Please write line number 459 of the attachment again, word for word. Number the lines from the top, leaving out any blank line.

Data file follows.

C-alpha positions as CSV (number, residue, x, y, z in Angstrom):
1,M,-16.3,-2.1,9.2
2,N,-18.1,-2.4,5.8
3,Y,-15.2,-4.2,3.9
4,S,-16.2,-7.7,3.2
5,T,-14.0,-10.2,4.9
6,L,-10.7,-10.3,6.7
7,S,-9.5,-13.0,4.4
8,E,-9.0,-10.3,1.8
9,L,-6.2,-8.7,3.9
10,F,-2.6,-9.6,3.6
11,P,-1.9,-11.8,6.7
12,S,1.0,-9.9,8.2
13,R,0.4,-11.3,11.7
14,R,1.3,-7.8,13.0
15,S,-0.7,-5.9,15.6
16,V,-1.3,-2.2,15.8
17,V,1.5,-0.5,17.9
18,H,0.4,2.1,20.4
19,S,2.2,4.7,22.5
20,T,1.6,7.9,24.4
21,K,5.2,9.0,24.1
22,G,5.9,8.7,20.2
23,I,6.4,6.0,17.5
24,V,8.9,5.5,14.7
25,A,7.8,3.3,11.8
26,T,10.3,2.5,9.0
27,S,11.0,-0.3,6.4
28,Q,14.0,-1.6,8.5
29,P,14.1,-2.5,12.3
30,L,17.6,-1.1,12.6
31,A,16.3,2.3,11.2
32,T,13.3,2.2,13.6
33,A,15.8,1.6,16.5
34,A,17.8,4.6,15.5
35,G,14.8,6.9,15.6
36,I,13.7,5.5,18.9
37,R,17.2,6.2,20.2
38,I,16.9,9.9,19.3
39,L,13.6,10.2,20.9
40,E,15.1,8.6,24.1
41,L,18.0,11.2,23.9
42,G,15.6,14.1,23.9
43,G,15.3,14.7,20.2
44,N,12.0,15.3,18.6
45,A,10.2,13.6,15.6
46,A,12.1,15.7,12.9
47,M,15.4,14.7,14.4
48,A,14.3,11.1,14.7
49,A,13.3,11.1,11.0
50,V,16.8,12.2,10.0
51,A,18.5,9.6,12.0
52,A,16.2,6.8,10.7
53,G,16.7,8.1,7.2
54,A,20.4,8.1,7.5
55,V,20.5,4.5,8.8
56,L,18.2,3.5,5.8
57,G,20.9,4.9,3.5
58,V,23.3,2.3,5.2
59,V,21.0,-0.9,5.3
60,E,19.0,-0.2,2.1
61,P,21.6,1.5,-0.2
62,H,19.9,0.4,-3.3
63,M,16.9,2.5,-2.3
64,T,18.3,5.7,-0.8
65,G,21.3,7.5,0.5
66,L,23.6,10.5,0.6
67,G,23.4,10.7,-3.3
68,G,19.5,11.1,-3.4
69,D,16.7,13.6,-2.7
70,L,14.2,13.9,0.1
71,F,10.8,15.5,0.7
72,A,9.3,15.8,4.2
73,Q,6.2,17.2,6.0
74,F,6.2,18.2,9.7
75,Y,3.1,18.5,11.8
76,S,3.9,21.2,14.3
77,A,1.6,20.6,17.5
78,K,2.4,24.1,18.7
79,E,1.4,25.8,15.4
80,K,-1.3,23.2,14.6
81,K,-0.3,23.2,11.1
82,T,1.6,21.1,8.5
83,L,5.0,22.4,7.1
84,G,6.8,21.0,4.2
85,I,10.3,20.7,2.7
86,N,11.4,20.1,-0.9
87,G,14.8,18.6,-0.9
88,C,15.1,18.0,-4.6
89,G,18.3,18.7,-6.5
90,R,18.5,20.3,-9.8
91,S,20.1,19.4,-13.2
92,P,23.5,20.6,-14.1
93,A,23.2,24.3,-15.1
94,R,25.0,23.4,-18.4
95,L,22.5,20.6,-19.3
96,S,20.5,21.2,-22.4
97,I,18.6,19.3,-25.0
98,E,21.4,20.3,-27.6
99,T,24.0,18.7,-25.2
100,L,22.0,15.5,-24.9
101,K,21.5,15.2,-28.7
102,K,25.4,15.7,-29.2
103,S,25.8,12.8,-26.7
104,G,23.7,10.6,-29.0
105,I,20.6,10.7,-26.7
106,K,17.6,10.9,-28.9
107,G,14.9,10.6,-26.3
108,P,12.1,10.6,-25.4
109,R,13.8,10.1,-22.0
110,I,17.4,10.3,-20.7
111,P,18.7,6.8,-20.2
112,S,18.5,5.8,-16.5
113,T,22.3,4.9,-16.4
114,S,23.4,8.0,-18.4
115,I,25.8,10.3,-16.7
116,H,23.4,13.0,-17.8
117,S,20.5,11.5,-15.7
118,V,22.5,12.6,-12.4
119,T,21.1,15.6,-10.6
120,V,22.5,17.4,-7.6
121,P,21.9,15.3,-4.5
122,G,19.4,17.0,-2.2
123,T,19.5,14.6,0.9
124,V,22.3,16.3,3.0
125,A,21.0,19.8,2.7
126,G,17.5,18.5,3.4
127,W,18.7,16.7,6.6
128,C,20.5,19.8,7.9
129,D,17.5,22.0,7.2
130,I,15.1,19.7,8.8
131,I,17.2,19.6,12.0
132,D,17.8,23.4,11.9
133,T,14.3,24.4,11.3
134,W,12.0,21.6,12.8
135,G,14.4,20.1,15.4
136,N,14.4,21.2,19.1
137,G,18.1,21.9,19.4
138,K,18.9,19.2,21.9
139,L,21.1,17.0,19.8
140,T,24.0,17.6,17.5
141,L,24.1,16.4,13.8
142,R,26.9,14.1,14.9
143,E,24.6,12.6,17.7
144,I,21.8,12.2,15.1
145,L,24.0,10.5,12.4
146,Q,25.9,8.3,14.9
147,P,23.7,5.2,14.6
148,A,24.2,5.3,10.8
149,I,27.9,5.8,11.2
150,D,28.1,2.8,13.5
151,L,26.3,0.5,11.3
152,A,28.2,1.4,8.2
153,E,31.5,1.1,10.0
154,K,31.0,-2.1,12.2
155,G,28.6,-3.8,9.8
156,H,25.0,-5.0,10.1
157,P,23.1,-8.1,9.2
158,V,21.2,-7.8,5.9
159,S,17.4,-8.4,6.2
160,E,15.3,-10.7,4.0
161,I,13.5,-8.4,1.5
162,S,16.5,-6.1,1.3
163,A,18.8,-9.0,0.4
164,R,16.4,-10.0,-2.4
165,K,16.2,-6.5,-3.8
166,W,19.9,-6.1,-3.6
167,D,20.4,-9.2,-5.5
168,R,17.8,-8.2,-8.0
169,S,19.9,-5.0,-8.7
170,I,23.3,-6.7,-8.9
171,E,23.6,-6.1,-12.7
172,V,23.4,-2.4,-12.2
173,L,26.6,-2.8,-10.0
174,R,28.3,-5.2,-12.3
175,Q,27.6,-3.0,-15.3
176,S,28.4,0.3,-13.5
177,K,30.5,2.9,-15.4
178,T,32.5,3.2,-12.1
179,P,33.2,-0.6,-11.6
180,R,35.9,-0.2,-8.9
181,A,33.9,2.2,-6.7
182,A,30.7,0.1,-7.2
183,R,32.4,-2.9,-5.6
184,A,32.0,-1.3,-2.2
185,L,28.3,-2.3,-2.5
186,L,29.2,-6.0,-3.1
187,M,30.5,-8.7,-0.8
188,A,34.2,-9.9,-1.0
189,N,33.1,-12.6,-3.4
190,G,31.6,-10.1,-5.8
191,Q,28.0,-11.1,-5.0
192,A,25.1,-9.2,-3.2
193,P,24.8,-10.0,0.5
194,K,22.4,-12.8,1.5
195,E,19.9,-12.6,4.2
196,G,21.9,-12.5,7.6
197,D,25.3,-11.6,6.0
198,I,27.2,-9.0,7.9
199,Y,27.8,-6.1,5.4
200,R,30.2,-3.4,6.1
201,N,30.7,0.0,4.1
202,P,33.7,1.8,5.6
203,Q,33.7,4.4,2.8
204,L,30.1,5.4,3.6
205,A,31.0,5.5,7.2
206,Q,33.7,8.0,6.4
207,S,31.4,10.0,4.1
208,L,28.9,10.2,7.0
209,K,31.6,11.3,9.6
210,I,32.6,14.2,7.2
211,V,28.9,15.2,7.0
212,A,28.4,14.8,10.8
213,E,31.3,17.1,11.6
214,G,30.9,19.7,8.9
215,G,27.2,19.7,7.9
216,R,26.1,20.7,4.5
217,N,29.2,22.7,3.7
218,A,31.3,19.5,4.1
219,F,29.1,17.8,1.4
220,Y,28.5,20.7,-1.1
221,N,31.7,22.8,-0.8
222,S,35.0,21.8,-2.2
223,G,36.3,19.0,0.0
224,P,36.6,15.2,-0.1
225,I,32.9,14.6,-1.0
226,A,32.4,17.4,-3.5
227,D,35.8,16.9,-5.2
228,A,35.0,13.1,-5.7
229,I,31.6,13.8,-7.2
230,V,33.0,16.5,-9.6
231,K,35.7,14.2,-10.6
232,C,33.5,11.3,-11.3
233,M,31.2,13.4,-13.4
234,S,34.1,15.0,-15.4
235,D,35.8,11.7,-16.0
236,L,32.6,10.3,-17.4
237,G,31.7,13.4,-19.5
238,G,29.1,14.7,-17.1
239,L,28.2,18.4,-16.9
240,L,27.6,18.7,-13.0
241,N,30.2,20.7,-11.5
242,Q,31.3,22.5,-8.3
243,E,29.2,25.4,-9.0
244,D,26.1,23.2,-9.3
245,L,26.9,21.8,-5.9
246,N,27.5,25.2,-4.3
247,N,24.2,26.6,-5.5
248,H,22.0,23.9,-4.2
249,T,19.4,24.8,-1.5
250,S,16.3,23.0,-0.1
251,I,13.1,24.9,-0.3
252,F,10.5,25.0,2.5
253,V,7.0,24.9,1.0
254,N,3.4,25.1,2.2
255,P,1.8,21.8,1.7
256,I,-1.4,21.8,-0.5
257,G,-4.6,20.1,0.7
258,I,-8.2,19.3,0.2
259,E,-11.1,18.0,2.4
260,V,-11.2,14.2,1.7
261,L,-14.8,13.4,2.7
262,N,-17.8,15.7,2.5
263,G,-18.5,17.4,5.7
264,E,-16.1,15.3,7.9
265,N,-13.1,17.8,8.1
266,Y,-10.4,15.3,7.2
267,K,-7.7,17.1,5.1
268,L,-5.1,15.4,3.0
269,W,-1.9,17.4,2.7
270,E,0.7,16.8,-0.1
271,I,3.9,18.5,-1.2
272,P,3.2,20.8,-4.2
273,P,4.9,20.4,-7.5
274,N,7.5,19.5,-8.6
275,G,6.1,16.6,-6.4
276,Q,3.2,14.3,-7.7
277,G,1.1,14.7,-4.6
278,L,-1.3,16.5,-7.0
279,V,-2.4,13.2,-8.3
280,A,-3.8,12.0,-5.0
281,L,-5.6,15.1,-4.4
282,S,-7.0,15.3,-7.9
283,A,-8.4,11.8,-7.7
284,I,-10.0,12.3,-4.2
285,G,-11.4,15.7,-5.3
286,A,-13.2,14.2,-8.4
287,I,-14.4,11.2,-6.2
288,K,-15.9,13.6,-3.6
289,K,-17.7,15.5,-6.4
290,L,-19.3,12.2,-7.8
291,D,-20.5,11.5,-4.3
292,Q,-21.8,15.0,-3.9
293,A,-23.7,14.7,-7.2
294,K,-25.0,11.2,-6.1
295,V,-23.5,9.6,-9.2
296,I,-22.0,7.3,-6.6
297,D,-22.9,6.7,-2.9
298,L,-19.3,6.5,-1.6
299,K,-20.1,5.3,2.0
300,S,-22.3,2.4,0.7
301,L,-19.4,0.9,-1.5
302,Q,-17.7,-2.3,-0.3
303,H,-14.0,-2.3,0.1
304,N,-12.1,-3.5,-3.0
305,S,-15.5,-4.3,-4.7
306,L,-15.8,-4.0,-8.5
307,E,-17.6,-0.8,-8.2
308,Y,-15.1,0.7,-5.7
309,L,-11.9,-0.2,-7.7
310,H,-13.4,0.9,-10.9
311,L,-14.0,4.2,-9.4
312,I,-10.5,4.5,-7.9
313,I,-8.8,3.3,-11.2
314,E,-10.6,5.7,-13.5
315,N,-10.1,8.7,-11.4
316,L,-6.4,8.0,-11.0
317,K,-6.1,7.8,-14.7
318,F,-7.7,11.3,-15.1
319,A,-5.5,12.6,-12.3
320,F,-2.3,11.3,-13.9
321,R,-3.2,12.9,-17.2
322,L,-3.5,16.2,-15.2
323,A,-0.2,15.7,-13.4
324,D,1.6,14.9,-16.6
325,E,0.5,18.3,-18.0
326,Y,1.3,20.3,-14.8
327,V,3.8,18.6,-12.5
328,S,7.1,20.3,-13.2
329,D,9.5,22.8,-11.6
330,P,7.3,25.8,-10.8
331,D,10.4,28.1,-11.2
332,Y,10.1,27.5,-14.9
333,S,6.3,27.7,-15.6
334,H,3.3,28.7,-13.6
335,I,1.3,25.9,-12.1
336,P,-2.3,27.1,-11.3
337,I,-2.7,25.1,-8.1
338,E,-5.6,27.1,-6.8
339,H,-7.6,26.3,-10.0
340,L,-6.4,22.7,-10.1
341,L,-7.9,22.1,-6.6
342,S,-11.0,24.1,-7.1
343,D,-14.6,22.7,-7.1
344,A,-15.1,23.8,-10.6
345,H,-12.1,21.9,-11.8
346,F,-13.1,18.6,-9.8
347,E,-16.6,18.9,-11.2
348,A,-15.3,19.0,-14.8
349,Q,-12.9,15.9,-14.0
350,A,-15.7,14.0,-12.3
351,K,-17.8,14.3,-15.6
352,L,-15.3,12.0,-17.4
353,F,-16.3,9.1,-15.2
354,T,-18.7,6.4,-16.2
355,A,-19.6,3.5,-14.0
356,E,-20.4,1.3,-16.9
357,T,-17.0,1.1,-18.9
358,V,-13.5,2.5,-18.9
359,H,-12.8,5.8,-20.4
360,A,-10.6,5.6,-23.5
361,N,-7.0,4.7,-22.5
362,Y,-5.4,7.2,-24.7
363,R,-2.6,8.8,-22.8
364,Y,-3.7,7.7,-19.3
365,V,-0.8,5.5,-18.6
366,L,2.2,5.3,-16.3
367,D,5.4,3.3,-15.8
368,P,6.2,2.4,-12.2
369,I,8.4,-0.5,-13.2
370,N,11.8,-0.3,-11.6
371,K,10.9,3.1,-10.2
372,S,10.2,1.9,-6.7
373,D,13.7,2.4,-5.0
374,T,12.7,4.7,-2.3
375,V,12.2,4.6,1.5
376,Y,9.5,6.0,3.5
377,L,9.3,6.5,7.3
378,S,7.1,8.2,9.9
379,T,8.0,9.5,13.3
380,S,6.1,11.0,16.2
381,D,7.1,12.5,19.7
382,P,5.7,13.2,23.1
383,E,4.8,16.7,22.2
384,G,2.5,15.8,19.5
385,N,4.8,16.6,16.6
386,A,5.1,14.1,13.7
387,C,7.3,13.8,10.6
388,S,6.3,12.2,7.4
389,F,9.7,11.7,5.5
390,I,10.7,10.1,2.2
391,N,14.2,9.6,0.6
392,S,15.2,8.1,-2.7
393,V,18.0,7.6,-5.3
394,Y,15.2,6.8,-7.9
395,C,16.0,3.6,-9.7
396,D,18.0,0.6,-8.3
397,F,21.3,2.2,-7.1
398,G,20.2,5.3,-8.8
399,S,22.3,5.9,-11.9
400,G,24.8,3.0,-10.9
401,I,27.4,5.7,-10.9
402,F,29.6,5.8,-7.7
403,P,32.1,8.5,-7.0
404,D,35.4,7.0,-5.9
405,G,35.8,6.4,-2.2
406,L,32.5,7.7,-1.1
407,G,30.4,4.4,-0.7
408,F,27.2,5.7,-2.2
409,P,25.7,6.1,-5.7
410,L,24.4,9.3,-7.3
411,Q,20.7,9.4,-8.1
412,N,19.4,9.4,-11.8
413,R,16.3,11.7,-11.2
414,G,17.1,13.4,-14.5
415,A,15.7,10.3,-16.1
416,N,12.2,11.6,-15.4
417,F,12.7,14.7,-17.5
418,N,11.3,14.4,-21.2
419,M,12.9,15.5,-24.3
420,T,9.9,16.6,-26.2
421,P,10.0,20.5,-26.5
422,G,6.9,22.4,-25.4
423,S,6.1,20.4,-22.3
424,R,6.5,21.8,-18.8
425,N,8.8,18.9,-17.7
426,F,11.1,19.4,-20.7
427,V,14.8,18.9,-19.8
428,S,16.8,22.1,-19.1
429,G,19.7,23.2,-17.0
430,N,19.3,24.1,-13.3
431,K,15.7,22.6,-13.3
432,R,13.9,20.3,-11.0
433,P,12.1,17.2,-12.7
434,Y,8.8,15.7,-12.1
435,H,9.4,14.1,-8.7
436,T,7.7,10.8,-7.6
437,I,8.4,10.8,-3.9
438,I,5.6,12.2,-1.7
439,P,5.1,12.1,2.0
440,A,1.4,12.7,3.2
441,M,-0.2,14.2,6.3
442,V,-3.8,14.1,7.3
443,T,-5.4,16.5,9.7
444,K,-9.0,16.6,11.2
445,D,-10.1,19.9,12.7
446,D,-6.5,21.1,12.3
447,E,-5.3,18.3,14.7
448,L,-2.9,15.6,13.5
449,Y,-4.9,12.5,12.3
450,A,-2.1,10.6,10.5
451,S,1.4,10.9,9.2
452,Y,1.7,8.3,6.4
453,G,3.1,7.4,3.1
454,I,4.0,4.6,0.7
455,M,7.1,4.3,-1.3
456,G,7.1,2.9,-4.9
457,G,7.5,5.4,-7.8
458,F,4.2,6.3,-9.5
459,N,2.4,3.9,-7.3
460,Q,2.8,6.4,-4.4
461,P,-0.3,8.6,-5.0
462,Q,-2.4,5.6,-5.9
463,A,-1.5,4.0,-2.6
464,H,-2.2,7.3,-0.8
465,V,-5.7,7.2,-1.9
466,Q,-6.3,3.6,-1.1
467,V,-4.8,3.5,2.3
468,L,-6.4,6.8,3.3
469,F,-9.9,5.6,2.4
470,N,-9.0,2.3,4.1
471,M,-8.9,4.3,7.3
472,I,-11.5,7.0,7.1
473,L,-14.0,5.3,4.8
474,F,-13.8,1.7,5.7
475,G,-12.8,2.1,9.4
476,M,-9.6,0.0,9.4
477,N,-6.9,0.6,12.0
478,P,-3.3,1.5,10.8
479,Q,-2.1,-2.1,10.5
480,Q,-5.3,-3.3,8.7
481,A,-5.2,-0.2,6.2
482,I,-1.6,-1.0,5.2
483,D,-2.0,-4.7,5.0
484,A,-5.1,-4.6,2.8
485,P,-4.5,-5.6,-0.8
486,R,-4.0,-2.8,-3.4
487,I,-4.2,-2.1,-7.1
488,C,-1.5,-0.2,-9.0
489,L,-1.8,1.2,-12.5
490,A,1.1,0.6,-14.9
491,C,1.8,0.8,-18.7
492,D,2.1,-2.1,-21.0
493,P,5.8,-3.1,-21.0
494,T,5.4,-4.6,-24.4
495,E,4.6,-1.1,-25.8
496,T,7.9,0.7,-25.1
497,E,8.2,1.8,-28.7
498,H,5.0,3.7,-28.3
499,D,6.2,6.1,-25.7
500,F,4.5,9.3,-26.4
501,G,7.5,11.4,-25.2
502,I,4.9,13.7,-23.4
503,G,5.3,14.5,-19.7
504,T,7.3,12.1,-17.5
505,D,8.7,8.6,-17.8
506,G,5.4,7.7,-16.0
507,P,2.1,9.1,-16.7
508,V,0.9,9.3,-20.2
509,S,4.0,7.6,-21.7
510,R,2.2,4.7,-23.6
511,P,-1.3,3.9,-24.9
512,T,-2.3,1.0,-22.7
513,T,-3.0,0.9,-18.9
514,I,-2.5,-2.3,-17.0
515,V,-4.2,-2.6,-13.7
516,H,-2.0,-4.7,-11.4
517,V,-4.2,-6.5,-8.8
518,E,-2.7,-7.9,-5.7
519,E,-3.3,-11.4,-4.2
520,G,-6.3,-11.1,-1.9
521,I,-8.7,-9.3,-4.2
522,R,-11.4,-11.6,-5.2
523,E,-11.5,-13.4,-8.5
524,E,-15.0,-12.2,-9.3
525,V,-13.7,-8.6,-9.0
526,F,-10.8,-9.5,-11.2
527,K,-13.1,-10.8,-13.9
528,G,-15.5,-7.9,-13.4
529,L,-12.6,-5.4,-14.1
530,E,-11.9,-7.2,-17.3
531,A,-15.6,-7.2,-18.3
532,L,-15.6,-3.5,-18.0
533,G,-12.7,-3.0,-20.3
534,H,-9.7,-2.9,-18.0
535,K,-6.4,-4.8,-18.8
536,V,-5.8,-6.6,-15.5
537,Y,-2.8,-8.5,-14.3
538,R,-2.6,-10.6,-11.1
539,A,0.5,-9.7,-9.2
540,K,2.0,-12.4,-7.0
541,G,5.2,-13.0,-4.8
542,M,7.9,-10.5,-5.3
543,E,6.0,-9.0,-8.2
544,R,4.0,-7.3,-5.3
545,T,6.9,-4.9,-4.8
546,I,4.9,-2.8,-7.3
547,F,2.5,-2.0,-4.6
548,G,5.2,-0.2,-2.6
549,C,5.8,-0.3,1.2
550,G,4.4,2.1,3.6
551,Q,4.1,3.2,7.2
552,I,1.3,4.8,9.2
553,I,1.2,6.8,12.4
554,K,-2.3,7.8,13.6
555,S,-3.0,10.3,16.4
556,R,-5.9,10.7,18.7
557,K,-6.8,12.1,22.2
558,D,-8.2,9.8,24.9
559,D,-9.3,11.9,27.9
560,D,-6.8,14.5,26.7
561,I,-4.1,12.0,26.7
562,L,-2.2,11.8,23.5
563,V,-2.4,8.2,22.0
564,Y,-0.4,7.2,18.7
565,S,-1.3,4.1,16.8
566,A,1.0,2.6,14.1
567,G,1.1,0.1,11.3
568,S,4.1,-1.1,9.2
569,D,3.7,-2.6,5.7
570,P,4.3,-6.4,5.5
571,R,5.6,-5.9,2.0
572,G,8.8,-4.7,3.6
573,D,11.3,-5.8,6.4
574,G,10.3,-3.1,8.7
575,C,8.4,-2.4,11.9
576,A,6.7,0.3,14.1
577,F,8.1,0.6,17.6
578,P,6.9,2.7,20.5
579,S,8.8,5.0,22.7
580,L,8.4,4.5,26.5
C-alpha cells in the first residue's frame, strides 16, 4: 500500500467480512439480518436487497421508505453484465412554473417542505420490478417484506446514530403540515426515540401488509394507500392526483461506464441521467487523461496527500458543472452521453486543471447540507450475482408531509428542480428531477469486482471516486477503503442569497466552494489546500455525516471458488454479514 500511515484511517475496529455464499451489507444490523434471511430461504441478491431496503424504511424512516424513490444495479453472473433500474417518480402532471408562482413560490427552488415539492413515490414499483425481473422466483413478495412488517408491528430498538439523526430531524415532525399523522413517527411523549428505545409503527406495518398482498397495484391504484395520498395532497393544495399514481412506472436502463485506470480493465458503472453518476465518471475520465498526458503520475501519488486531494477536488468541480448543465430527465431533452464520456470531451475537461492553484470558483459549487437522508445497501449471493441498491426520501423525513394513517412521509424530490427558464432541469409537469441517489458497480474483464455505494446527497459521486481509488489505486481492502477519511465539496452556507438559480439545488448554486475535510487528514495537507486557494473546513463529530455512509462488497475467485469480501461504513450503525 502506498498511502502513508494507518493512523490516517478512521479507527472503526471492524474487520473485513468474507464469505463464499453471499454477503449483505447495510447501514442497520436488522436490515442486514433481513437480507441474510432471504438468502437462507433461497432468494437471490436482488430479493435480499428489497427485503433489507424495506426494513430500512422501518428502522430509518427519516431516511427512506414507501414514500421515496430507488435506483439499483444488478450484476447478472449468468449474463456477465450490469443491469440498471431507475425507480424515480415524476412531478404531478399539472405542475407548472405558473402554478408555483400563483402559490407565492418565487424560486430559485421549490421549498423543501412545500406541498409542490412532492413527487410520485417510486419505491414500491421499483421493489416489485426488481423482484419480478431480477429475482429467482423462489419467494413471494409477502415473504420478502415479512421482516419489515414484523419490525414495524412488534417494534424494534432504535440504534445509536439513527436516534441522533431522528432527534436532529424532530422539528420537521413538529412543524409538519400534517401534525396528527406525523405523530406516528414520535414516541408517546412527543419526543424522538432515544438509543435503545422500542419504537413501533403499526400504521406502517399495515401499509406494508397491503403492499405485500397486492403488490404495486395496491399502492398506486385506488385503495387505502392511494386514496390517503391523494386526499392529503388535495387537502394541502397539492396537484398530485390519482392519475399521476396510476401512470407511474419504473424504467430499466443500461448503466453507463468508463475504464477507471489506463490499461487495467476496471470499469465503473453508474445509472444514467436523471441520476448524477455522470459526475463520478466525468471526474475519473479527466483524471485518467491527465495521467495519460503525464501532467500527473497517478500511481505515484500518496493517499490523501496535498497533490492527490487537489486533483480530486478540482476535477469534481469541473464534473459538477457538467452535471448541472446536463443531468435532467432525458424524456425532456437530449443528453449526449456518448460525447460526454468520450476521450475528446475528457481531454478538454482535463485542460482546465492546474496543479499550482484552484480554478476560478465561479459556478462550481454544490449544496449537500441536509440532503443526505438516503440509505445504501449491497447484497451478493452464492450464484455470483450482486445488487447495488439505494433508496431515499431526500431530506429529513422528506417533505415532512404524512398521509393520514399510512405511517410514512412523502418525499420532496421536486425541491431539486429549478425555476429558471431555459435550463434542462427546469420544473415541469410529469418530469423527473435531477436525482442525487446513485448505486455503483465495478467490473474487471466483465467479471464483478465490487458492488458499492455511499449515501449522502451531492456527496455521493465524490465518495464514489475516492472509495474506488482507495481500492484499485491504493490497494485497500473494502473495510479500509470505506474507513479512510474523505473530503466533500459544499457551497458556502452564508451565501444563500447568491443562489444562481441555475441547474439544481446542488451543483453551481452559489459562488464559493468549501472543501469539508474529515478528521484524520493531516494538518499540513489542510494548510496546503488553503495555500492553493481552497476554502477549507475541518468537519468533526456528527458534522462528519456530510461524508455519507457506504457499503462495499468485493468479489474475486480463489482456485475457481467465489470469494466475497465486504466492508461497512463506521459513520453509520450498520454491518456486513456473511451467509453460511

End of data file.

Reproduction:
458,F,4.2,6.3,-9.5